Since it was Danielle’s GOTY, I decided to pick up Even the Ocean on the Steam Summer Sale. The idea of a “thoughtful, politically aware platformer” was appealing to me. I have not played this duo’s previous game Anodyne, so I had no real expectations going in.
I want to write a critique of this piece, because I think it’s interesting to reflect on what this game did right, what it could have done better, and where it tried to innovate.
I found the game to be very ambitious. It is a puzzle platformer in a competitive landscape; trying to deal with issues of queer identity, philosophy, and class disparity; while also having a quasi-open world to give a sense of scale to the whole journey. Throughout the game I kept feeling a sense of: “this is a neat idea that I wish was better executed upon”. The open world is a great example of this. The narrative is framed in a way to make the player want to care about these vast continents. However, the actual utility of these open spaces is simply to go from point a to b. There are occasionally npcs on the map, but they do not fill enough in to make the overworld map seem meaningful.
What kept me going throughout was the puzzle segments. The light-dark system was an interesting hook, and the puzzles were overall fun to solve.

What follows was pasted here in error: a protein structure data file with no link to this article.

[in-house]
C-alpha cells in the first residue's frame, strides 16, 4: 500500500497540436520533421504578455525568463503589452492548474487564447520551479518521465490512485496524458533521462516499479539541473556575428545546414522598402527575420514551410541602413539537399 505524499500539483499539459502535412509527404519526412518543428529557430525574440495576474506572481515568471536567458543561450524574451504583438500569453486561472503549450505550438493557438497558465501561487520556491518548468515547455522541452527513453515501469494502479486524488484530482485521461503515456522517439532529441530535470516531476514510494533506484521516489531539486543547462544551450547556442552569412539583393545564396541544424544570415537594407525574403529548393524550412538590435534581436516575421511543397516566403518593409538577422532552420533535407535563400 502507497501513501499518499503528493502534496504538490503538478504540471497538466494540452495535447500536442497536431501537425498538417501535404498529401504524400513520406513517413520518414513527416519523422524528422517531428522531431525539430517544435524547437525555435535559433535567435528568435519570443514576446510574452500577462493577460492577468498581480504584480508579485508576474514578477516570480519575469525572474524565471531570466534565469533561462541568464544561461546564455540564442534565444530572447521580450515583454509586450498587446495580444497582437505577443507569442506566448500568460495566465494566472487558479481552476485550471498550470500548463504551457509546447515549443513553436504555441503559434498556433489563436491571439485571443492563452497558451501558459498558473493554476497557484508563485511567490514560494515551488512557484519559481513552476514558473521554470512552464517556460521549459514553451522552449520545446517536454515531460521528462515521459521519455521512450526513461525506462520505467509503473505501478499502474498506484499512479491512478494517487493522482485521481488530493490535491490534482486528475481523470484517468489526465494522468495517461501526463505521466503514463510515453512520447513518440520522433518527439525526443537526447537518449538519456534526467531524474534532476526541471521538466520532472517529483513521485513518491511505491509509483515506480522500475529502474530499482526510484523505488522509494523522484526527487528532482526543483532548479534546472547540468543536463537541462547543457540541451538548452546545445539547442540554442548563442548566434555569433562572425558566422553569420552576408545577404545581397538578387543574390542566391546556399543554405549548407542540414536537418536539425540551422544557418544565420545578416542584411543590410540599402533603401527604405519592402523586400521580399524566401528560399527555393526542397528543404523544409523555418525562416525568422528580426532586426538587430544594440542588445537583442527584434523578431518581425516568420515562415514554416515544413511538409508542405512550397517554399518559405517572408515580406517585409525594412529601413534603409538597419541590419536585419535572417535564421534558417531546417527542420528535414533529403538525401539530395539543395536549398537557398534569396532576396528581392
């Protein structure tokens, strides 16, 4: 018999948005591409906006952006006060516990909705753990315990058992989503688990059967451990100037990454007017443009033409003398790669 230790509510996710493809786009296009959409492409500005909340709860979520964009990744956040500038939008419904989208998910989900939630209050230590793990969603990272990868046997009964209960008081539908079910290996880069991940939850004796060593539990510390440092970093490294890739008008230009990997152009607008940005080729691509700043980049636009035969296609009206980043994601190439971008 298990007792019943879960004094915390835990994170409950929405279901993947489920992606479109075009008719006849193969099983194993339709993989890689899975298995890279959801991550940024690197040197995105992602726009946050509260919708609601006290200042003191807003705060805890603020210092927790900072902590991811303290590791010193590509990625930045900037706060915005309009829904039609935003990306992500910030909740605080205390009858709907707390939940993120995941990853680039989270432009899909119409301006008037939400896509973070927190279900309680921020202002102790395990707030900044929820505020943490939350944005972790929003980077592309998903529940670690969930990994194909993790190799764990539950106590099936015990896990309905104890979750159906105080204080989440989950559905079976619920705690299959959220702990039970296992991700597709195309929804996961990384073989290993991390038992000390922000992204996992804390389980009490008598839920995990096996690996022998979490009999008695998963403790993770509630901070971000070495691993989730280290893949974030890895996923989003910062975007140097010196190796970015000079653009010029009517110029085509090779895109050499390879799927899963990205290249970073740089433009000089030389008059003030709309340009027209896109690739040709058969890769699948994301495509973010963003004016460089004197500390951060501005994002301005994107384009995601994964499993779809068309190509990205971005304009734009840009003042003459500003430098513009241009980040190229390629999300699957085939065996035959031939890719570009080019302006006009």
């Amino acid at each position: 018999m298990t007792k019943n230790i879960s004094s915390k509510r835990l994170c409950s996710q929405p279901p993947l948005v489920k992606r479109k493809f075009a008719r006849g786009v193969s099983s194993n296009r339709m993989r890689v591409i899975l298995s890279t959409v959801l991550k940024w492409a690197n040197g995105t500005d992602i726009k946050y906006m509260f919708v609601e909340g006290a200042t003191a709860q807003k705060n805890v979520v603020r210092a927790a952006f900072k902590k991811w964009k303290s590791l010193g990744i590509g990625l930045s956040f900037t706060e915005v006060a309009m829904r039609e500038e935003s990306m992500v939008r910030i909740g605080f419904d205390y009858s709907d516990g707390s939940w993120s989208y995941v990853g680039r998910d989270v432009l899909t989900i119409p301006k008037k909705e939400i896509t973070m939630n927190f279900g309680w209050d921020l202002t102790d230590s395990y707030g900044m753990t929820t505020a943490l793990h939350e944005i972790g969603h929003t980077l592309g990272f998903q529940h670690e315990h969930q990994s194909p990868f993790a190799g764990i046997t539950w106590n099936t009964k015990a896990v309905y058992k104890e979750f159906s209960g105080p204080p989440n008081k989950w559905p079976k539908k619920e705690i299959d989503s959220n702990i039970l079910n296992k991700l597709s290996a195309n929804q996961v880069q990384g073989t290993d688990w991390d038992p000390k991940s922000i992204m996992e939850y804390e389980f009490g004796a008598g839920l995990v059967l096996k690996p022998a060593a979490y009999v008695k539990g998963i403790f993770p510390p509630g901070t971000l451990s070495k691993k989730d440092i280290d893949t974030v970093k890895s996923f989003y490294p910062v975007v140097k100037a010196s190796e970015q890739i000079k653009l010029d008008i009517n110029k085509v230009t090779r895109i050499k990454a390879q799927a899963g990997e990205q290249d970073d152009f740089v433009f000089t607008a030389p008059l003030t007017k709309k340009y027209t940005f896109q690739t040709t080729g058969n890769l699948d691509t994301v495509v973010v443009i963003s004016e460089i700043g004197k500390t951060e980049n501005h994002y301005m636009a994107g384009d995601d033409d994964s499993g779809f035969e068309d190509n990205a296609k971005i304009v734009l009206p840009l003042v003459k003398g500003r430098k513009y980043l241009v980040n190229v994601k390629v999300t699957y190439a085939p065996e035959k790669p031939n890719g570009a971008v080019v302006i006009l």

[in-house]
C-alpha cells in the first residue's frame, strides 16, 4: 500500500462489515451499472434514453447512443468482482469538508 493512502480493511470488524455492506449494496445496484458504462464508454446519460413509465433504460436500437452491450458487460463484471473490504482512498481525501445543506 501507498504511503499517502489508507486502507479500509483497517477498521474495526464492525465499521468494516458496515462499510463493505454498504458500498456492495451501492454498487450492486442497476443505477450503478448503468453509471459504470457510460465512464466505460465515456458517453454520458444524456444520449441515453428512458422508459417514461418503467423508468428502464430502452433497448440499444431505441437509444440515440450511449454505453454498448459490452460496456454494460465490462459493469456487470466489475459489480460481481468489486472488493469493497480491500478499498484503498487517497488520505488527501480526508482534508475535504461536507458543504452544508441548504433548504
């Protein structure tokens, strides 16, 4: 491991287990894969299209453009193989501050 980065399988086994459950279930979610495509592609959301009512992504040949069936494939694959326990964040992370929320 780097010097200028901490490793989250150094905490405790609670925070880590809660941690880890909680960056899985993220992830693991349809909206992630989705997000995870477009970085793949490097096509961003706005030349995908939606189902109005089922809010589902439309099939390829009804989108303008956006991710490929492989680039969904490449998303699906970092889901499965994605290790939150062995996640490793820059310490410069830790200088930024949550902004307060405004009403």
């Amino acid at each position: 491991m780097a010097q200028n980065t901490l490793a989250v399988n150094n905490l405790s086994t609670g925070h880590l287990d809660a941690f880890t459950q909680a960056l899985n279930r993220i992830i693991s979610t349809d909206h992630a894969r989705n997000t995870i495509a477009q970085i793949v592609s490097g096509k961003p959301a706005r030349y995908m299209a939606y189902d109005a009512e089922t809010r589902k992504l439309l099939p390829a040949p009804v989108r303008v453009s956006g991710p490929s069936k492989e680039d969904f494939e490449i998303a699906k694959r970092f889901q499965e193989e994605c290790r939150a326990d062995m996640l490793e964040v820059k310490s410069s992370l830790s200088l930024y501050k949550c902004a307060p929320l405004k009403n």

However, it feels like most of the other components of the game fall apart. The core platforming mechanics feel very rough and unpolished, the size of objects in levels feels too large, the art, for the most part, feels as if it could have used another pass. I think most of the still frames look displeasing and awkward. The writing shifts in between being overly simple and lecturing the player on vague philosophical notions.
The entire impact of the story is supposed to be about the inability of humanity to prevent it’s own demise through selfishness of harnessing resources. It is essentially a “tragedy of the commons”. However, this is delivered in a very matter of fact attitude with very little depth to the writing. Most of the writing of the characters felt like they were supposed to be lecturing the player. The characters acted as if they were being very disruptive and displaying grand philosophic vision. The greatest embodiment of this problem was the character Humus who acts as a type of Socrates god character that has no opinions, only questioning notions that are made to seem more profound than they are.
I appreciate however that such a small team made such a large game. I am glad that they attempted at things that I think can definitely be improved upon in future iterations. While disappointed, I was very glad to see tough concepts being wrestled with in the narrative. I hope the creators are encouraged to build upon this in their next work. Due to the subject matter the team is tackling as well, it makes them more susceptible to criticism, because they are not just trying to make a fun game. They are trying to put a meaningful message forward.
I’d be interested in hearing other people’s thoughts about the game. I wouldn’t necessarily recommend playing it, but it was definitely an interesting game.